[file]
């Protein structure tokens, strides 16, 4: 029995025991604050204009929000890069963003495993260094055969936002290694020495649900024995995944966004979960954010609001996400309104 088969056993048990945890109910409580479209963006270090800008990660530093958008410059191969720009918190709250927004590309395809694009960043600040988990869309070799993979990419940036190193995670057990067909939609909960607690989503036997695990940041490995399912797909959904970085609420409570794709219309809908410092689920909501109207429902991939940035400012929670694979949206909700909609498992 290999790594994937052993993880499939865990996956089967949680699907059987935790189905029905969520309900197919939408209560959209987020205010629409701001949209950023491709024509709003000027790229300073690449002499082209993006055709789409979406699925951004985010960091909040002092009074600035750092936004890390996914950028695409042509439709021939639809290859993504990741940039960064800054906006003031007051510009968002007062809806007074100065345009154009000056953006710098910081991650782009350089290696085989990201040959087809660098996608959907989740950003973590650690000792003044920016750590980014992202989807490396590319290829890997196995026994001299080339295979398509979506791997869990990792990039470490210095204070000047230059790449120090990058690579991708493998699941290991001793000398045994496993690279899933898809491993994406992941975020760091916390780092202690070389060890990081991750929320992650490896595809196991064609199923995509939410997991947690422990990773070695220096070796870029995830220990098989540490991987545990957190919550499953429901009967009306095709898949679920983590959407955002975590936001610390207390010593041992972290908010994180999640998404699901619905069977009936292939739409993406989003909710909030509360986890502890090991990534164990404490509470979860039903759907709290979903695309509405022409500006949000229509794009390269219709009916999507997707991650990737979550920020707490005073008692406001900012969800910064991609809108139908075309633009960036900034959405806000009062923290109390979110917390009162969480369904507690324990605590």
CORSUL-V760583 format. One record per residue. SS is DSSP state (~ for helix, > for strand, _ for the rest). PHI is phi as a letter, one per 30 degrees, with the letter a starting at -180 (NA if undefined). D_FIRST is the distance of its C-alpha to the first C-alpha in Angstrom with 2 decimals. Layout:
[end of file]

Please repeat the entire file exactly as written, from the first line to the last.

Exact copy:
């Protein structure tokens, strides 16, 4: 029995025991604050204009929000890069963003495993260094055969936002290694020495649900024995995944966004979960954010609001996400309104 088969056993048990945890109910409580479209963006270090800008990660530093958008410059191969720009918190709250927004590309395809694009960043600040988990869309070799993979990419940036190193995670057990067909939609909960607690989503036997695990940041490995399912797909959904970085609420409570794709219309809908410092689920909501109207429902991939940035400012929670694979949206909700909609498992 290999790594994937052993993880499939865990996956089967949680699907059987935790189905029905969520309900197919939408209560959209987020205010629409701001949209950023491709024509709003000027790229300073690449002499082209993006055709789409979406699925951004985010960091909040002092009074600035750092936004890390996914950028695409042509439709021939639809290859993504990741940039960064800054906006003031007051510009968002007062809806007074100065345009154009000056953006710098910081991650782009350089290696085989990201040959087809660098996608959907989740950003973590650690000792003044920016750590980014992202989807490396590319290829890997196995026994001299080339295979398509979506791997869990990792990039470490210095204070000047230059790449120090990058690579991708493998699941290991001793000398045994496993690279899933898809491993994406992941975020760091916390780092202690070389060890990081991750929320992650490896595809196991064609199923995509939410997991947690422990990773070695220096070796870029995830220990098989540490991987545990957190919550499953429901009967009306095709898949679920983590959407955002975590936001610390207390010593041992972290908010994180999640998404699901619905069977009936292939739409993406989003909710909030509360986890502890090991990534164990404490509470979860039903759907709290979903695309509405022409500006949000229509794009390269219709009916999507997707991650990737979550920020707490005073008692406001900012969800910064991609809108139908075309633009960036900034959405806000009062923290109390979110917390009162969480369904507690324990605590």
CORSUL-V760583 format. One record per residue. SS is DSSP state (~ for helix, > for strand, _ for the rest). PHI is phi as a letter, one per 30 degrees, with the letter a starting at -180 (NA if undefined). D_FIRST is the distance of its C-alpha to the first C-alpha in Angstrom with 2 decimals. Layout: